Patient's consent is one of the most common challenges that mental health professional generally faces while dealing with the patient with schizophrenia. As stated by Kline and Thomas (2018) in most of the patients with schizophrenia, patients do not provide their full consent in terms of passing through the innovative treatment process or diagnosis. According to Marsh-Picksley (2016) schizophrenia treatment needs proper consent of the patient, as well as, of the family members while it comes to implement some innovative psychotic tools such as the KGV tools into the collaborative assessment process. Peter has been non-compliant with his Clozapine, which is one of the most important medicines in treating his illness. Peter also suffers from hallucination, delusional thoughts, suicidal intent and hyper-vigilant activities; he can pose severe ethical dilemmas on the Servic

As stated by Oluwoye (2018), KGV tool is one of the effective and appropriate tools with semi-structured questions that involve the patient to assess his or her own mental health. While using this tool, the health professional should ensure that the patient is informed about the purpose and meaning of each question so that he or she can provide the accurate as well as useful information.
However, while using this tool, I ensured that Peter was informed about the purpose and meaning of each question so that he could provide accurate and useful information. I ensured that I had relevant questions that could assist me in assessing his mental health. Moreover, I reassured Peter to answer each question thoroughly. I informed Peter about the main objective of setting these questions and reassured him that Peter understood the meaning of each question. Health professionals who work on the social, developmental and health need of community people should be highly trained. In this aspect, Yung (2017) argued that in terms of getting the appropriate measures of psychological symptoms is based on the efficiency trained, as well as, experienced personnel. In this aspect Marsh-Picksley (2016), stated that positive result and appropriate measures by using KGV tool can only be gained if it is conducted by the professional hand. In Peter’s case, he needed professional staffs that could understand his mental illness and set the clinical strategies based on the actual needs. Using the KGV tool for the first time was a challenge for me. I had proper knowledge on using KGV tool in an appropriate manner. In most of the cases, when KGV is used inappropriately, patients and their family suffer and staffs do not have the skill to make proper application of different psychotherapeutic tools.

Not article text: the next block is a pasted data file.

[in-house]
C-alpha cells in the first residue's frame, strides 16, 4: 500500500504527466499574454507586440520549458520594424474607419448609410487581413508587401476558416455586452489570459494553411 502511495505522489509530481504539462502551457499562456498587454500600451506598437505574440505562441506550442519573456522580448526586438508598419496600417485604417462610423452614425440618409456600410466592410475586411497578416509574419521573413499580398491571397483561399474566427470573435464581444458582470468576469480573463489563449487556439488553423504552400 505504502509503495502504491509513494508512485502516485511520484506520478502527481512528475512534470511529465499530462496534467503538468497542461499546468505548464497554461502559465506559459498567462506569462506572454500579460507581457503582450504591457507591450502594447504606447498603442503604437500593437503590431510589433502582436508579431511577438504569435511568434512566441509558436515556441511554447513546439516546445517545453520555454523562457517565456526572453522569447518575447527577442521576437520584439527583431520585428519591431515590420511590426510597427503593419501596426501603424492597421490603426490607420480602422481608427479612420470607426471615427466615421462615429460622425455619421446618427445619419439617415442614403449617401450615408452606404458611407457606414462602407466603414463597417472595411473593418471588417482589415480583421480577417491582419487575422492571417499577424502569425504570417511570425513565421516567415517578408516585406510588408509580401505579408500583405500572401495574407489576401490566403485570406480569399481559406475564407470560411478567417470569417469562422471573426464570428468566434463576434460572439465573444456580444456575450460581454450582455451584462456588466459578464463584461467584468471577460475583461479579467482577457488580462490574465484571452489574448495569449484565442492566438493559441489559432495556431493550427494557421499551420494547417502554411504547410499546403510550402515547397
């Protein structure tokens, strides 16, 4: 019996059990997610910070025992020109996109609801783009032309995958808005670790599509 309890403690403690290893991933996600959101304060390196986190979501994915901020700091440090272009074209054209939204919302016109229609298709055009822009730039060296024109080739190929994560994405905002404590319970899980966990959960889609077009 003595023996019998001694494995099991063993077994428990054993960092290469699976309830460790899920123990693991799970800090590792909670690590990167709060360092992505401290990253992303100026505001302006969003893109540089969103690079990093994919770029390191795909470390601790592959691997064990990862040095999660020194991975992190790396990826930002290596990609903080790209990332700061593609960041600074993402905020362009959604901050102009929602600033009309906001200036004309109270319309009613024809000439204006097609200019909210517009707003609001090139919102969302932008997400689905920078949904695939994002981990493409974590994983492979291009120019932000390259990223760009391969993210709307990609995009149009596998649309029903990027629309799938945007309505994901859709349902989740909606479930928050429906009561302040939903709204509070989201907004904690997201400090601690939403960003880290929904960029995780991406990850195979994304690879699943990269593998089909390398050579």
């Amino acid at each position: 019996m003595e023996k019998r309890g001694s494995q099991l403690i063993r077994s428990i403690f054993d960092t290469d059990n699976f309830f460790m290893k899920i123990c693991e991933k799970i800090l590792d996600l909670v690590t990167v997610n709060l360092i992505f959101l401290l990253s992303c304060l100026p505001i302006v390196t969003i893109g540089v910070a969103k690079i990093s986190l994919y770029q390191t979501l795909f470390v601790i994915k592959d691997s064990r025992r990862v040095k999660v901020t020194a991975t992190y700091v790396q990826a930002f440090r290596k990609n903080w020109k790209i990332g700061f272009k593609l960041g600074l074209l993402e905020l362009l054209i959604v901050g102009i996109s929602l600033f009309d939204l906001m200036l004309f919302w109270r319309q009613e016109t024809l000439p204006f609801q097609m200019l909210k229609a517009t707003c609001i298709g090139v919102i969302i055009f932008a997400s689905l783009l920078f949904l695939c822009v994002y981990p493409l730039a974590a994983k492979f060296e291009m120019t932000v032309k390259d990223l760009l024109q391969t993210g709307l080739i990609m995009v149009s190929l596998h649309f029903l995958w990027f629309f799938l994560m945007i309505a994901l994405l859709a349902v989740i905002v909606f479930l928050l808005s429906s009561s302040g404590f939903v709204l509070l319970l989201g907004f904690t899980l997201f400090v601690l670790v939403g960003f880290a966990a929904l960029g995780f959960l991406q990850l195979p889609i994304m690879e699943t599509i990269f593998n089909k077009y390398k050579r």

Therefore in Peter's case, as he suffers from schizophrenia, he needed a proper assessment of his overall mental health that would assist him to take control of his depression, anxiety and loneliness. He needed KGV trained professional to gain high-quality outcomes. Since I have been using the KGV tool; I have built some good skills that are needed for being a good interviewer such as:

Good communication skill, the tone of voice, body posture, body language Highly organised understand the skill Good interactive skill; show empathy, sympathy and talk the clients’ language Intelligence and strong decision-making ability Good problem-solving ability

d challenges, I was able to develop the following strategies to implement the KGV tools efficiently: By conducting direct communication with Peter such as meeting him at home, it enhanced him to share his health issues, viewpoints and interests. If Peter was not interested to meet at home, he was invited for small day-out, to make him feel comfortable. By communicating with Peter and his family members to send him Recovery College, where he would be provided with training and build a good repertoire of several coping strategies which would allow me to gather proper information regarding Peter’s mental health condition and recovery process. This would then facilitate me to formulate relevant questions while using KGV tool into his health assessment. By providing psycho-education to Peter, informing him about the dangers of being non-concordant with his Clozapine, I motivated him to take control of his health. GP was advised to conduct regular health check-up for Peter by wither sending health staffs to his home or advising him to attend the hospital. Through tracking Peter’s regular behaviour, attitude and activities, I was able to easily understand Peter’s current health condition.